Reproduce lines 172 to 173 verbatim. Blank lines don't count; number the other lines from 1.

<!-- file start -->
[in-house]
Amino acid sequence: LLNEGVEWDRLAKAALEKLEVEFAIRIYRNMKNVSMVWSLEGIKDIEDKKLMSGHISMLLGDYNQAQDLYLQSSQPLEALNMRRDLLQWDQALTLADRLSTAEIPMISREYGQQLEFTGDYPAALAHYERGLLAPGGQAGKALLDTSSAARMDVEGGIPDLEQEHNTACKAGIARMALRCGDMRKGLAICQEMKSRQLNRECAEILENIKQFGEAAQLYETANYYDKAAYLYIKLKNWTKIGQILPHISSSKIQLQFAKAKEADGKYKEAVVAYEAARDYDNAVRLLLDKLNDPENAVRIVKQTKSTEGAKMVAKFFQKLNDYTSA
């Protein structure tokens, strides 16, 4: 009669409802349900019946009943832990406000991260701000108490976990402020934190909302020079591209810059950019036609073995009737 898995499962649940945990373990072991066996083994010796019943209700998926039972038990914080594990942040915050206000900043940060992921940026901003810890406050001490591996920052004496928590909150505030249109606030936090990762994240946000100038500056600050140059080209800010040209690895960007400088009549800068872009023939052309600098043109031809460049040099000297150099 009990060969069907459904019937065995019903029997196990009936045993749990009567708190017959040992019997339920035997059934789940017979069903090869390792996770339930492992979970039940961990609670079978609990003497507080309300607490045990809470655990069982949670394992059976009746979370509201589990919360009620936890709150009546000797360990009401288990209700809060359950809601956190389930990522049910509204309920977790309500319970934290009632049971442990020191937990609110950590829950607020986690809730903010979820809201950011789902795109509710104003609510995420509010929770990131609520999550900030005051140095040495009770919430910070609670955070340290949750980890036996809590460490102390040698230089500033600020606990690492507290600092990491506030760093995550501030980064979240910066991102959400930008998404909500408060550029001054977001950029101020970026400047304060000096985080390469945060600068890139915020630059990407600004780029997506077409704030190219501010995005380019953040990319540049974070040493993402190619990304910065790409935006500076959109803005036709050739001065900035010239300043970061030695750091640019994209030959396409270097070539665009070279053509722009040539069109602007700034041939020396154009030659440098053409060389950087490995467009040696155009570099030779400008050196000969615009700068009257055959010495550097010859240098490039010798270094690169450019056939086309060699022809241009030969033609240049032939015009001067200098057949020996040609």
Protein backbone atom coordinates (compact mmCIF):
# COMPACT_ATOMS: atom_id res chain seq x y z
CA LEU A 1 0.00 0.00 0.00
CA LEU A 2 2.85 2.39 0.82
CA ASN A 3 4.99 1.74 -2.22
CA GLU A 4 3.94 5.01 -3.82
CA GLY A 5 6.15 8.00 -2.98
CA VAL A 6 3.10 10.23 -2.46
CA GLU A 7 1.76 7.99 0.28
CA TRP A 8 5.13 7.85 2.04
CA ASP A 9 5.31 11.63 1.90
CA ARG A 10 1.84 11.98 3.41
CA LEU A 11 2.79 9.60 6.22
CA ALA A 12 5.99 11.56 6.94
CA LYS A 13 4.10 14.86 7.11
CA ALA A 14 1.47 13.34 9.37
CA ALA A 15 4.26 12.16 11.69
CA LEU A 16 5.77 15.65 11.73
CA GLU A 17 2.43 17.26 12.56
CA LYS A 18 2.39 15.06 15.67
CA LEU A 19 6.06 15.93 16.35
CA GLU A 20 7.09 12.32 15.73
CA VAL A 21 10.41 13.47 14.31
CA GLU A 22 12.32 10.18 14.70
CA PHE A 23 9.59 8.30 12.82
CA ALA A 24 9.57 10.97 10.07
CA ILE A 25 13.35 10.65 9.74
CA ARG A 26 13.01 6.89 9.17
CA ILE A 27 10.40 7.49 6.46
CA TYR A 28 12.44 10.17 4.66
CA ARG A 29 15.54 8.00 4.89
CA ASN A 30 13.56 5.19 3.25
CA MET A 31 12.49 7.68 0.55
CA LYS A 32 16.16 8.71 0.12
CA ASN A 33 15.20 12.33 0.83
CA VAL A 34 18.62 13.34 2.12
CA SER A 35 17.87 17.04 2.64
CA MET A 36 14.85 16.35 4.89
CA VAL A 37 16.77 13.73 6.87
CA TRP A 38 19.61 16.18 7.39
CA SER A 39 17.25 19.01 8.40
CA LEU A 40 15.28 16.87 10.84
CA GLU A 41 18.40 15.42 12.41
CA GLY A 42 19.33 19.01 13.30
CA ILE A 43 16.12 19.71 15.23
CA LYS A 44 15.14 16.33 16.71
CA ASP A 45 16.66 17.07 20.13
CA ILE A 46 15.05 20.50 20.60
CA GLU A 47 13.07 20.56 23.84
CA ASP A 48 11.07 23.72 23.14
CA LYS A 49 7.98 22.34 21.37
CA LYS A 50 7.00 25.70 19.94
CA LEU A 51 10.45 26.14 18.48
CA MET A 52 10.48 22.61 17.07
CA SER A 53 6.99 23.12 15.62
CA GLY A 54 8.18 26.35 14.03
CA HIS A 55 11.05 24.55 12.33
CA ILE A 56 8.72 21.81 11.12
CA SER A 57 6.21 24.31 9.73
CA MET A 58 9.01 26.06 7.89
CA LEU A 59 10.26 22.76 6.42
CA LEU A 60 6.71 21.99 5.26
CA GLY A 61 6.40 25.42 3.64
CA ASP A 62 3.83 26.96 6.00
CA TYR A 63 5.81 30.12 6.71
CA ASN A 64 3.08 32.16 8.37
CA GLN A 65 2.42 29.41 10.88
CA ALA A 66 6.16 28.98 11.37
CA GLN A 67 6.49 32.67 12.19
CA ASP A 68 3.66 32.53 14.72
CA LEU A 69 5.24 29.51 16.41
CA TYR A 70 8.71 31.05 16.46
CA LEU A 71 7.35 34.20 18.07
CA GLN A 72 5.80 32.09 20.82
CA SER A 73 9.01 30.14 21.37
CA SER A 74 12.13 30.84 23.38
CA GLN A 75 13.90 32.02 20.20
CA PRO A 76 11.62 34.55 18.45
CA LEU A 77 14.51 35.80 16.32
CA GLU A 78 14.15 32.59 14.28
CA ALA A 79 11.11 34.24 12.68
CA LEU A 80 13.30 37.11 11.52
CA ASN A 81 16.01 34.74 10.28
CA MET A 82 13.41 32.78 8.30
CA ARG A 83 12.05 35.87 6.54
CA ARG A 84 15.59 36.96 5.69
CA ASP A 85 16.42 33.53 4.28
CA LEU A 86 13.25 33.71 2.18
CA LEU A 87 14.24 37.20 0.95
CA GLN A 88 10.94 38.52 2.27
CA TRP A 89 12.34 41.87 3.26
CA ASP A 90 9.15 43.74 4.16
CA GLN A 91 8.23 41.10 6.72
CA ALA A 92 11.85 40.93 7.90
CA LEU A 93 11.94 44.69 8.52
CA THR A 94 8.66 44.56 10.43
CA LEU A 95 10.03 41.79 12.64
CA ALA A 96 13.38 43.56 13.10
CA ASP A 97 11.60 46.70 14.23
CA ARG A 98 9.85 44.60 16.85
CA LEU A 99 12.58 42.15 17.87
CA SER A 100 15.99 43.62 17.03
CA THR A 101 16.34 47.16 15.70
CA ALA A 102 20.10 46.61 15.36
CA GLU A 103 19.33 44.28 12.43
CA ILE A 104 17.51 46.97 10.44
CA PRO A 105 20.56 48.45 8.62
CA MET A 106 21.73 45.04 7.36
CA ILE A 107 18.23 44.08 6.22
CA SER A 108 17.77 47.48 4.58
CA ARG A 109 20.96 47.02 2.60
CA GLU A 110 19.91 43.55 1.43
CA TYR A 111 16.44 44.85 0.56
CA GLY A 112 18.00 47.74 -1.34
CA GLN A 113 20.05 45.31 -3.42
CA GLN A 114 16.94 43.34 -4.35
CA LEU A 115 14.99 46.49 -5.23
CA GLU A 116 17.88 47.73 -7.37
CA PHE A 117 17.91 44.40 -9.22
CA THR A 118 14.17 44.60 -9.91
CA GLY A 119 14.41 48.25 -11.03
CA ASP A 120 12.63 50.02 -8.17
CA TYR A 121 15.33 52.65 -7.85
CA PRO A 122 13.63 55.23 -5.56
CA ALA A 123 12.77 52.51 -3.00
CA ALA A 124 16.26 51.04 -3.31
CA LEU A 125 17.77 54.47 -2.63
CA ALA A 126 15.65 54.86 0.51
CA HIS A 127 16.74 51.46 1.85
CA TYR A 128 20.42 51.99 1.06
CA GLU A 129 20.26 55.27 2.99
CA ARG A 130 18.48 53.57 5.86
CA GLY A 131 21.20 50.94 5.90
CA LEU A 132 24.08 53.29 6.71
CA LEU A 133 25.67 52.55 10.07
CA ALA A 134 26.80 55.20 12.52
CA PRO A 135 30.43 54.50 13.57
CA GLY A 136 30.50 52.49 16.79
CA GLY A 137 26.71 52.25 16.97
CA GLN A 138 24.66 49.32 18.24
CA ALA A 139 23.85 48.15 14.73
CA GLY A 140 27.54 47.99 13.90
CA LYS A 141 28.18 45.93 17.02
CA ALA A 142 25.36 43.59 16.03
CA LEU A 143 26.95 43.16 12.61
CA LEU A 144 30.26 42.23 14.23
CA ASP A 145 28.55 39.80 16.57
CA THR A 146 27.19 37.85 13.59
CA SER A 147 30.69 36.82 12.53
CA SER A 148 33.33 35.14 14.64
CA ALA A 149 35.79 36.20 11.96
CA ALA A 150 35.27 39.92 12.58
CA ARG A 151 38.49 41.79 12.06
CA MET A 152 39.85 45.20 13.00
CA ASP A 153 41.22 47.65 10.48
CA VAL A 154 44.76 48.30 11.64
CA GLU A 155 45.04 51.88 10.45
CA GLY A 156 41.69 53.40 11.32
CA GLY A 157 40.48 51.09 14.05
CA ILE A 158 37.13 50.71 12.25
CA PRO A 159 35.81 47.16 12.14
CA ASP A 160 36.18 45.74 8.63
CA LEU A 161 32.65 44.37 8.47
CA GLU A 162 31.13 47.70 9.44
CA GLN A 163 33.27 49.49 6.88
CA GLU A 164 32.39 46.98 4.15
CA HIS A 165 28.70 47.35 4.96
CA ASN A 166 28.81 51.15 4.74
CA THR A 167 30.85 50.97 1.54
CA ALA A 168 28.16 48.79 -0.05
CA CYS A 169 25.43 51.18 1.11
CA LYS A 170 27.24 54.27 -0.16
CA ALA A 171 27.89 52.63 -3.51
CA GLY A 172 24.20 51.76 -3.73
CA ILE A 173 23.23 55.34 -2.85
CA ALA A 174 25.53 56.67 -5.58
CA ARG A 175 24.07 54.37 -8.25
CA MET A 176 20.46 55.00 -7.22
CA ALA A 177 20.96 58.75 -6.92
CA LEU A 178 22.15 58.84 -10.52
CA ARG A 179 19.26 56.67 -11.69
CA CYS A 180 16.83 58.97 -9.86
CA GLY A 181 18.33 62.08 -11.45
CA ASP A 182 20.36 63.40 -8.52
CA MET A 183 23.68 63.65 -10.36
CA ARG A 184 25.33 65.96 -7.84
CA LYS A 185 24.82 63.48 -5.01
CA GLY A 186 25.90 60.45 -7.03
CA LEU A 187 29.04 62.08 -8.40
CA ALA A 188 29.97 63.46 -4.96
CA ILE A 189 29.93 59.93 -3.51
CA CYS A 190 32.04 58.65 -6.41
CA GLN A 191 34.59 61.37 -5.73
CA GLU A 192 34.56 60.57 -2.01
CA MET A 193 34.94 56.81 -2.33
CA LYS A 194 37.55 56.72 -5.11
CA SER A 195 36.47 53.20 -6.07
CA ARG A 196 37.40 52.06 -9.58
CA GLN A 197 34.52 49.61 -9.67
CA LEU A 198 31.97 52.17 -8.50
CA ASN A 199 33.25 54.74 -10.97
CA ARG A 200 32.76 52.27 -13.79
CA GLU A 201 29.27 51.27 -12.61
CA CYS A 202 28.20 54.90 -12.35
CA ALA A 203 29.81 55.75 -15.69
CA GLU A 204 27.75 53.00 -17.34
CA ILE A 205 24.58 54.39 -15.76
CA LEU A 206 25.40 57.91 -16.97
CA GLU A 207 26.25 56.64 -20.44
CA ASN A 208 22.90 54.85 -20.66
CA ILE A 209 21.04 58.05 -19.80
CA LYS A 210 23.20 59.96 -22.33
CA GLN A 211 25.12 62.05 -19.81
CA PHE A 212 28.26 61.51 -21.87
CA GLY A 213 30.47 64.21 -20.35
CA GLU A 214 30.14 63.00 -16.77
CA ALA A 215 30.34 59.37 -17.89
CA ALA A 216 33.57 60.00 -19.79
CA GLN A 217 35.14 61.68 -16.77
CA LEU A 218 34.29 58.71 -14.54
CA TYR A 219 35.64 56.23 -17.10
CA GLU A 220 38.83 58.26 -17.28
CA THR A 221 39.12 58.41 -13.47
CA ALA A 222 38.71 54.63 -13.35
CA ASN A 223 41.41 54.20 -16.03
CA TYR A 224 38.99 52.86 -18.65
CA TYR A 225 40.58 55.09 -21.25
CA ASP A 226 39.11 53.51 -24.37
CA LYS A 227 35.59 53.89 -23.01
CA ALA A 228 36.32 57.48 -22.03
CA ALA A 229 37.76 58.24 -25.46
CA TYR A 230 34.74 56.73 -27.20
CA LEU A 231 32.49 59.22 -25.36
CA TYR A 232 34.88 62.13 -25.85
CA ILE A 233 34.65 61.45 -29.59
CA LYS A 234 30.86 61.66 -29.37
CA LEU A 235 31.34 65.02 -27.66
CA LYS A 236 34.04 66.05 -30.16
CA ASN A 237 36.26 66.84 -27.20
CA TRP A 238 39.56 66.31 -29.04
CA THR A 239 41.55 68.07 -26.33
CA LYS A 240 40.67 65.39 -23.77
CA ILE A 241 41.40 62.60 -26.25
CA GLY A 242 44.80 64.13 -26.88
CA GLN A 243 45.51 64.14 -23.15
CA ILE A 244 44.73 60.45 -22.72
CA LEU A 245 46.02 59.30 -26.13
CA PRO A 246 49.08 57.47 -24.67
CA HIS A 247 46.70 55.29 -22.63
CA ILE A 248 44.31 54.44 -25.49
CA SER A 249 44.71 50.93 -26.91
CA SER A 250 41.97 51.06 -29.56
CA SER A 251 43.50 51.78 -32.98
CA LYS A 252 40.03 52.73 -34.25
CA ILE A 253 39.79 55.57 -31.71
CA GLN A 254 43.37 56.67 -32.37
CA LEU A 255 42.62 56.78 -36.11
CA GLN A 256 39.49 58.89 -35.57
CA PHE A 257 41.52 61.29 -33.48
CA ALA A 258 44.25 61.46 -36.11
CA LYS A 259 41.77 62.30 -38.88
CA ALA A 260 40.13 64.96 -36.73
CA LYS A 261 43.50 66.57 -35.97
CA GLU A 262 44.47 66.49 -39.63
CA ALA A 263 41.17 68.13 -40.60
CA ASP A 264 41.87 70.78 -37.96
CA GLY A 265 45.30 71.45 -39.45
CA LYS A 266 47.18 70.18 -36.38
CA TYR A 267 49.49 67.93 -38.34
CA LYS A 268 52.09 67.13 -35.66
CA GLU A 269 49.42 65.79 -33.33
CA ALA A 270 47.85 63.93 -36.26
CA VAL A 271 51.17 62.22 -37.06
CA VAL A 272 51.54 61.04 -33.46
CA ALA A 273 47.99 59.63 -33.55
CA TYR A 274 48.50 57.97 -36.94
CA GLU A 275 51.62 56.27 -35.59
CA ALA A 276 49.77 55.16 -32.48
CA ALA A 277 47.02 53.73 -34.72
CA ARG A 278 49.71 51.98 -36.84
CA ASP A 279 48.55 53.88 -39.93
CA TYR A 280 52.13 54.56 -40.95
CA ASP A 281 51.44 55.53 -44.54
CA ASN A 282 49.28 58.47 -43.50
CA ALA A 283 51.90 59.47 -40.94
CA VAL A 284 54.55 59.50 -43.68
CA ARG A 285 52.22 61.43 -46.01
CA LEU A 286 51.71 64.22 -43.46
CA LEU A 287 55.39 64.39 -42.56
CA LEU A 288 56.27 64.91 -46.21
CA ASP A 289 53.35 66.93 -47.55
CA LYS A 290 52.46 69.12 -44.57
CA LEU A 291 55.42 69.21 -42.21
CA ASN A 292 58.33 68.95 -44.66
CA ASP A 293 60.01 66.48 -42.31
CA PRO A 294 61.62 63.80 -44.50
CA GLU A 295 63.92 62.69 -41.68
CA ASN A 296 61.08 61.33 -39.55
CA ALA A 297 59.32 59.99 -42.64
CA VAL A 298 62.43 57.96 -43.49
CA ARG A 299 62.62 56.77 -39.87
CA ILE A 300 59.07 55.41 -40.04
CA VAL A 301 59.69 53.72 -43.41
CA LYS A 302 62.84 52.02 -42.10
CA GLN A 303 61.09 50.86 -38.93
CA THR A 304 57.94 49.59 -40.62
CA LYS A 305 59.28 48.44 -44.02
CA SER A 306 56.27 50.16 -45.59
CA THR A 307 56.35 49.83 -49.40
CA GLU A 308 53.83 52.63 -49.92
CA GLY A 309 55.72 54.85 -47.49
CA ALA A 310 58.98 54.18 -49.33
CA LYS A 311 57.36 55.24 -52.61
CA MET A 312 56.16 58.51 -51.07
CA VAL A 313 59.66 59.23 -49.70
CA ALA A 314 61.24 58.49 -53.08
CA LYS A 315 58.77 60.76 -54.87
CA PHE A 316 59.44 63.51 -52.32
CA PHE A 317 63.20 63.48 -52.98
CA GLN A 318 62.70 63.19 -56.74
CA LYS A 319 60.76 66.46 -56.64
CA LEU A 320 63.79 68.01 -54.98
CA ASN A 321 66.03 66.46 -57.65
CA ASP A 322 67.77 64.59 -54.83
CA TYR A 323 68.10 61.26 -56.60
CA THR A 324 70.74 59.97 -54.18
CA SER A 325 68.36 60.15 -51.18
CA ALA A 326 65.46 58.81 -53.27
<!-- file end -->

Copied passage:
CA THR A 167 30.85 50.97 1.54
CA ALA A 168 28.16 48.79 -0.05